Insulating a garage door is worthwhile for many reasons. The main reason someone might want to insulate the garage is simply because they spend time in there. Be it woodworking, automotive tinkering or lifting weights on a home gym - these are all reasons why you would want the garage to be more comfortable when you're inside it. Opening a window or running a fan can help move air, but it won't stop heat from coming in so it does little toward creating a comfortable space. We are going to show you the method that is hands-down the easiest way insulate the garage door (the main culprit in heat gain) so you can be closer to a more comfortable space for whatever you're doing in there.
Bonus: creating a more comfortable space for a garage that is attached to the house can usually mean the room on the other side of the garage is a bit more comfortable too!
Step 1: Step 1: Gather Your Materials
For this installation you will need the following items:
- 4 sheets* of foil-faced foam board (pictured here is Perma"R" brand but there are several other brands available such as Johns Mansville, TUFF-R or you can make your own foil-faced foam board at home.)
- A knife/blade to cut the foam board
- A measuring tape or metal yardstick
*4 sheets of 8' x 4' foil-faced foam board will generally be enough to do a standard 2 car garage door.
Step 2: Step 2: Measure and Cut
After you have gathered all your materials, measure the size of each panel frame in the door (the metal that frames the panel). Then, add about an inch to the shorter dimensions and cut the foil-faced foam board into the rectangles. The reason you add an inch to the height of the rectangle is because you want the panels to be slightly larger than the actual framing on the door so that they are convex and curve outward when you put them in. This step is absolutely critical because if you don't create the air gap, then the foil will NOT work as a radiant barrier and you'll just be wasting your time. You can read why the radiant barrier foil requires an air gap to work, so if you just put the foam in flush against the door this method is not nearly as effective as if you create the air gap. Remember, this method is to primary reduce summer heat gain. There will be some benefit in reducing heat loss, but the big impact it to reduce heat from the sun beating down on the door.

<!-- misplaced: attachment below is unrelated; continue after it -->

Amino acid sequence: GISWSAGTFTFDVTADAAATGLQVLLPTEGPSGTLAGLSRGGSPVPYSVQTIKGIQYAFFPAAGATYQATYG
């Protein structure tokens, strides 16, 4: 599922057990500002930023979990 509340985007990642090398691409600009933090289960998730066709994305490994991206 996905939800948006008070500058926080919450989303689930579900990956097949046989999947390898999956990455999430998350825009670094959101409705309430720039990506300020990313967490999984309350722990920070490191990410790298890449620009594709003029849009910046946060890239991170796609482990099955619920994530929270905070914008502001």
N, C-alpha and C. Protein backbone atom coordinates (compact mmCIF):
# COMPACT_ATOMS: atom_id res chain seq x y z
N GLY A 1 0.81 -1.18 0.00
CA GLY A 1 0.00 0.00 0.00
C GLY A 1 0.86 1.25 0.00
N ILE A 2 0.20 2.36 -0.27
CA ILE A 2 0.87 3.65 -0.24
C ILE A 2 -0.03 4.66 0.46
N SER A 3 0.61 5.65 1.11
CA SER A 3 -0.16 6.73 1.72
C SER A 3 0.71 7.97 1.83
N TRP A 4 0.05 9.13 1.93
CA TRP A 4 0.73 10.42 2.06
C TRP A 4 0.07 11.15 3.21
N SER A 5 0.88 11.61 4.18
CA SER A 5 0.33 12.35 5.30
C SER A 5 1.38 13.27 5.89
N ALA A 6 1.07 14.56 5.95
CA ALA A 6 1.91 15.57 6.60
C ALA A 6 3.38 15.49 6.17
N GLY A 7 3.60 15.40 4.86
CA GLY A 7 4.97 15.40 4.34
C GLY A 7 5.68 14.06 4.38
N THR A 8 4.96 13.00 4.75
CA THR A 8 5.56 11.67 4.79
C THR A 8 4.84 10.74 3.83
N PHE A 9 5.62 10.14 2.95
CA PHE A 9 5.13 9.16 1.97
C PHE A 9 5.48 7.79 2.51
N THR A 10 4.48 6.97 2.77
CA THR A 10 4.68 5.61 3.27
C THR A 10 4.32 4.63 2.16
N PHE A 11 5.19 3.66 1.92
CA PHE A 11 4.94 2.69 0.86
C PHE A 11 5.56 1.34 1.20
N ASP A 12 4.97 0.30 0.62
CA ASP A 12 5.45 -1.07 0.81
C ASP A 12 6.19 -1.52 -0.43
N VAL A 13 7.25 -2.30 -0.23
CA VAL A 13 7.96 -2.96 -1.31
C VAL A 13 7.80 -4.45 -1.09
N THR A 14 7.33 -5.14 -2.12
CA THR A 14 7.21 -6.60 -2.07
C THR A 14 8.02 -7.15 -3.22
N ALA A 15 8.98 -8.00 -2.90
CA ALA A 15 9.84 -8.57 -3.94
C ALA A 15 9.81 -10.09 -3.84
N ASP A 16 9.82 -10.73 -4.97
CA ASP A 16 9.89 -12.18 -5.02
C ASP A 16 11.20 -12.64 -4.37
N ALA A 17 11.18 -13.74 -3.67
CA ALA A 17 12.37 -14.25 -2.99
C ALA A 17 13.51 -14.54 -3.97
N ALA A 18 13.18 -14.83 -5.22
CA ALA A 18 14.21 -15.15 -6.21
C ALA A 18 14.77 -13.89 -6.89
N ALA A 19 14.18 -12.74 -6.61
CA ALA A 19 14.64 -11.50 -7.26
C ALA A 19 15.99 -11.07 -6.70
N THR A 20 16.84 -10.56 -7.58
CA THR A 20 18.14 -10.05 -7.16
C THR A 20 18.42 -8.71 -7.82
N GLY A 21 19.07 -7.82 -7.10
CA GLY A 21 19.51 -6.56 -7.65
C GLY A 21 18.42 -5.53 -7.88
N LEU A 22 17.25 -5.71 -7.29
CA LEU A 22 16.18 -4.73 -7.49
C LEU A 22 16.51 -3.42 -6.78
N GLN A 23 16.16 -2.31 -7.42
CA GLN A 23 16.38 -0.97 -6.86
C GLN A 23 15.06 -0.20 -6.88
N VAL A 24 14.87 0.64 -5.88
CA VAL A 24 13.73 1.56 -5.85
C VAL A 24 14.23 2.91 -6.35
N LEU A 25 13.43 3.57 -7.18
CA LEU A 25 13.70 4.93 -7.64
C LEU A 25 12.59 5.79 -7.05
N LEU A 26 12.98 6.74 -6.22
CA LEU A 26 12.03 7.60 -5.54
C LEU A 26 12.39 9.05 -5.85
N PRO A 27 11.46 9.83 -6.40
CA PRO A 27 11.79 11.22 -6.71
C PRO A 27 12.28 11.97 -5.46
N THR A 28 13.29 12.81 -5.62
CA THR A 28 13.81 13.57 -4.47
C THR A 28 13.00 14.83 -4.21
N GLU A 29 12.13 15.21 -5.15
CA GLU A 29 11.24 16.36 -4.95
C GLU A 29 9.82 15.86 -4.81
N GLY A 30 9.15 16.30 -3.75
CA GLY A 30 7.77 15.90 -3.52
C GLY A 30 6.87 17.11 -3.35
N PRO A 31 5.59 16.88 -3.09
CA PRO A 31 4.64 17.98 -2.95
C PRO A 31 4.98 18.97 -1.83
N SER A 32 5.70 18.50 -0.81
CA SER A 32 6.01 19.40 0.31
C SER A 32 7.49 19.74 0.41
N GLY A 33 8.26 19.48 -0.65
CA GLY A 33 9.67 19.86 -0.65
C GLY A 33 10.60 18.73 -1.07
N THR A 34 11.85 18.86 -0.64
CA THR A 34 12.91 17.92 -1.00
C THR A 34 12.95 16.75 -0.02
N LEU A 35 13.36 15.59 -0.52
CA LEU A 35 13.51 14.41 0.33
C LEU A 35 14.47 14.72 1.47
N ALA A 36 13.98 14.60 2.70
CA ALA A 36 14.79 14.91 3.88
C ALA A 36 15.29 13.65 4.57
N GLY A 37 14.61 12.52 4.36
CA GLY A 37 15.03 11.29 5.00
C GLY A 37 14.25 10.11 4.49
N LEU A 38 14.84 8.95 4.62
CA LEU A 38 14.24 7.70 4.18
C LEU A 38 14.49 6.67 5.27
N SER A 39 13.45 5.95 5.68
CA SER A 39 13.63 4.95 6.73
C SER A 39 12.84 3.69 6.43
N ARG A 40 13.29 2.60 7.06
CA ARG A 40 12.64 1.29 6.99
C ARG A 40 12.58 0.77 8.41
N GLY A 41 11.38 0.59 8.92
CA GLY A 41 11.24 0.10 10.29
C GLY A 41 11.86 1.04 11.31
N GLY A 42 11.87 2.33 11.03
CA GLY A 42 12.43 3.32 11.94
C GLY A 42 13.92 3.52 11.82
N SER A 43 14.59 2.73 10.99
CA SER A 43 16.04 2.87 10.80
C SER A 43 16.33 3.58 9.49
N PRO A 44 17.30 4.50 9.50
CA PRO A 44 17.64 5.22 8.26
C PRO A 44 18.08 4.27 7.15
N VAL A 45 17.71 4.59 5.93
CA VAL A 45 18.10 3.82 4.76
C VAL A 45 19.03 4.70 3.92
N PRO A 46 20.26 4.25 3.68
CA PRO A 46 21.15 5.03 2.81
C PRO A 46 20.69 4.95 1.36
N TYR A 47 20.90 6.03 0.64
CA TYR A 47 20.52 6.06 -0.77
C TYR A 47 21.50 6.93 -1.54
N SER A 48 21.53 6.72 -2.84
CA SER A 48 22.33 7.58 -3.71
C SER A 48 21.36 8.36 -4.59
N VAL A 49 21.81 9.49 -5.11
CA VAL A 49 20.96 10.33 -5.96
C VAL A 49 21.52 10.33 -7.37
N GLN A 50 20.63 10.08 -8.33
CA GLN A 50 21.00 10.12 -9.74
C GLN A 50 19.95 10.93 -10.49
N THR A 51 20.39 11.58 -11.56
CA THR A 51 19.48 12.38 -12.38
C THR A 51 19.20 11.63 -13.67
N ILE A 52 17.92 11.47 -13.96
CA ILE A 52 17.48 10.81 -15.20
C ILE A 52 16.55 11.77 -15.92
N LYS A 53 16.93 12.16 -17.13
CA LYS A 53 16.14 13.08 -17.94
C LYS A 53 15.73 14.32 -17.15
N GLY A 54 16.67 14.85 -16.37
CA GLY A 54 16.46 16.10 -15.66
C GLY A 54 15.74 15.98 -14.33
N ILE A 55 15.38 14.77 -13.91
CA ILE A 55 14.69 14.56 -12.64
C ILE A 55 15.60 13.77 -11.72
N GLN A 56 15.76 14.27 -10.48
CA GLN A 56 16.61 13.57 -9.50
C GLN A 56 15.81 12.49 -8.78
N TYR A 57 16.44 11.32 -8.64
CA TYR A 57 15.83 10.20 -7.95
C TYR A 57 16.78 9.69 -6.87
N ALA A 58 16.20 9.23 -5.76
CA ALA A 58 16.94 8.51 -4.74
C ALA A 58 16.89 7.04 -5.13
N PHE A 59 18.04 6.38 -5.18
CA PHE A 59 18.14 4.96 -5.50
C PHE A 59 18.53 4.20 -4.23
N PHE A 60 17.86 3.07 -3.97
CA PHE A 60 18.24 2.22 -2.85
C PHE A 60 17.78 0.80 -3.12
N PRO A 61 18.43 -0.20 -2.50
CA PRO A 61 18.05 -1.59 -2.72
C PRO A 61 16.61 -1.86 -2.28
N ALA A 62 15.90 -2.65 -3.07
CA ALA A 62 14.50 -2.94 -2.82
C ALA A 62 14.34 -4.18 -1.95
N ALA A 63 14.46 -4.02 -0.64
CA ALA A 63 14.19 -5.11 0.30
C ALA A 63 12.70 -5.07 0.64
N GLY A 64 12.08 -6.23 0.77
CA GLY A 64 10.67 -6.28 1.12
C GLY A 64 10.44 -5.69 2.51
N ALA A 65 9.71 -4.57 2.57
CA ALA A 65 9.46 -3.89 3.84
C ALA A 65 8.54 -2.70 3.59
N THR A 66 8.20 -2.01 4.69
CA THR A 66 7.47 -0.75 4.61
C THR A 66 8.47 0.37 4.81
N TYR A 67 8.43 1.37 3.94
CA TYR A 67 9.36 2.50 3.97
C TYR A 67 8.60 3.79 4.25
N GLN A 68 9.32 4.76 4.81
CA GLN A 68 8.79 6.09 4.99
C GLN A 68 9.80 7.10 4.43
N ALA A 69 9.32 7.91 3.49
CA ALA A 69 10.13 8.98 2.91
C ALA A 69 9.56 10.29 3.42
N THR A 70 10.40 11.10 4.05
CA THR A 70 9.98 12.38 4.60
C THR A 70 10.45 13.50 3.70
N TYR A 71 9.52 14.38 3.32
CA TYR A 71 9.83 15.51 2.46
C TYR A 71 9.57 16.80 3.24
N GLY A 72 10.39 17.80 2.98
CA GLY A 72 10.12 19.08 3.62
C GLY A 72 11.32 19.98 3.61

When it's time to place the foam board into the frames, situate the foam so the foil side is facing the garage door and the small air space you created from the convex shape. Start by inserting the top edge in first, then "pop" in the bottom edge. The panels should be convex and have a curve outward that is visible when you look at them from the side (see the image above).
Step 3: Step 3: Finish It Up
Continue repeating step 2 for the rest of the panels.
Tip: save yourself the headache of wasted materials and measure each panel individually, you can't always assume they will all be the exact same size!
When you're done, you'll have the benefit of a radiant barrier as your first line of defense right after the metal door, and then you'll have the foam board to help slow down the little heat that makes it past the foil. The result? A brighter, more comfortable garage door that is properly insulated to help you keep radiant heat out in the summer.
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